December 23, 2008 By Andy Opsahl
When Boston city employees who are nontechnical want to add or change content on the Boston Web portal, they don't bother sending job orders to IT staff. They adjust the Web site themselves using an SDL Tridion content management system (CMS) that was deployed in December 2007. Removing IT workers from the process resulted in faster posting, more content on the site and 25 percent increase in Web traffic, according to Raj Pareek, manager of e-government services for Boston.
"Individual departments are creating more interesting, relevant, fresh content because they control it," Pareek said. "They publish the content and feel empowered to take ownership."
Also, once city employees post content, they don't have to worry about removing information that's due for removal from the site. Using the CMS, the employee programs a sunset date, and the CMS automatically removes the item on the correct day.
However, the solution wasn't instantly usable for nontechnical workers, Pareek said. City IT staff gave employees hours of practice time before going live with the system.
"We had a training room where people could walk in every week for a few hours and go over their material before they published it to make sure they were doing it right," Pareek said.
Pareek's team rolled out the various functions in phases among Boston's nontechnical employees.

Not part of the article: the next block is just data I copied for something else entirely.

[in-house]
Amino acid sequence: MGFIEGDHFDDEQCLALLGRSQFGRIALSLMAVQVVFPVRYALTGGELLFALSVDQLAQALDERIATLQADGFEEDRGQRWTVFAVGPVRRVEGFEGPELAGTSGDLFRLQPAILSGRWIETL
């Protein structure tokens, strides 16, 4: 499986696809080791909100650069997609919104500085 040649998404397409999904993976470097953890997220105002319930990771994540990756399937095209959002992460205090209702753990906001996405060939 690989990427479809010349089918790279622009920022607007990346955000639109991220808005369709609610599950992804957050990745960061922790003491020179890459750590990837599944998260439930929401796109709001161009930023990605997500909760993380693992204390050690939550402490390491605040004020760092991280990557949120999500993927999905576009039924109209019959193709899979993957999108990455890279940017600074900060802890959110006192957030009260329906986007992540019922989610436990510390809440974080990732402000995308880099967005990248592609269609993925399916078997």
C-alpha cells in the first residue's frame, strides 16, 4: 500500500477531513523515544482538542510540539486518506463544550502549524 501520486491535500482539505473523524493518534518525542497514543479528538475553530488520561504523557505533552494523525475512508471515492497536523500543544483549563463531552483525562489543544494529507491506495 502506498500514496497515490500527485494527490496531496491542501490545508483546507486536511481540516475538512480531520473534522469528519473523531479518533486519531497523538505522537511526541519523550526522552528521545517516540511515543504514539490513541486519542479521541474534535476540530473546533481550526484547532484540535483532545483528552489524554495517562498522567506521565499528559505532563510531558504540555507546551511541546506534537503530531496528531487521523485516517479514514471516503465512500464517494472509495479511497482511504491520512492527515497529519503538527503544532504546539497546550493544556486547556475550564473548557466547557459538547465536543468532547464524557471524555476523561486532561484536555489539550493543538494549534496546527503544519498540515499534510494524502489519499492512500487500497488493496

"We didn't use the scheduling functionality in the first phase. We just edited content and published it right away. Then, slowly, once they became comfortable with the platform, we took them through the next set of features, like scheduling and sharing content between multiple segments of the Web site," Pareek explained. Learning how to use the CMS was still challenging employees, he said, but they thought the process was easy once they got past the introductory adjustment.
Implementing a new CMS has resulted in more content on the site and more frequent changes.
"They can collaborate among themselves in their departments; they can create the content," Pareek said. "Then before they publish, they can review with their peers and go back and forth and change the layout and presentation or language. All of this is without intervention of us - the technicians - and that increased productivity for all of us."
In the past, staff had to submit requests to IT workers when they wanted to update content on the Web portal. Then, IT staff executed the requests based on their best interpretations of the request descriptions. Then they ran the finished products by the requesters before posting the changes. Bureaucracy dragged down the posting process, according to Pareek.
"The main pages of departments used to be updated two to three times a week. Now they're updated two to three times a day," Pareek said.
This Digital Communities white paper highlights discussions with IT officials in four counties that have adopted shared services models. Our aim was to learn about the obstacles these governments have faced when it comes to shared services and what it takes to overcome those roadblocks. We also spoke with several members of the IT industry who have thought long and hard about these issues. The paper offers some best practices for shared government-to-government services, but also points out challenges that government and industry still must overcome before this model gains widespread adoption.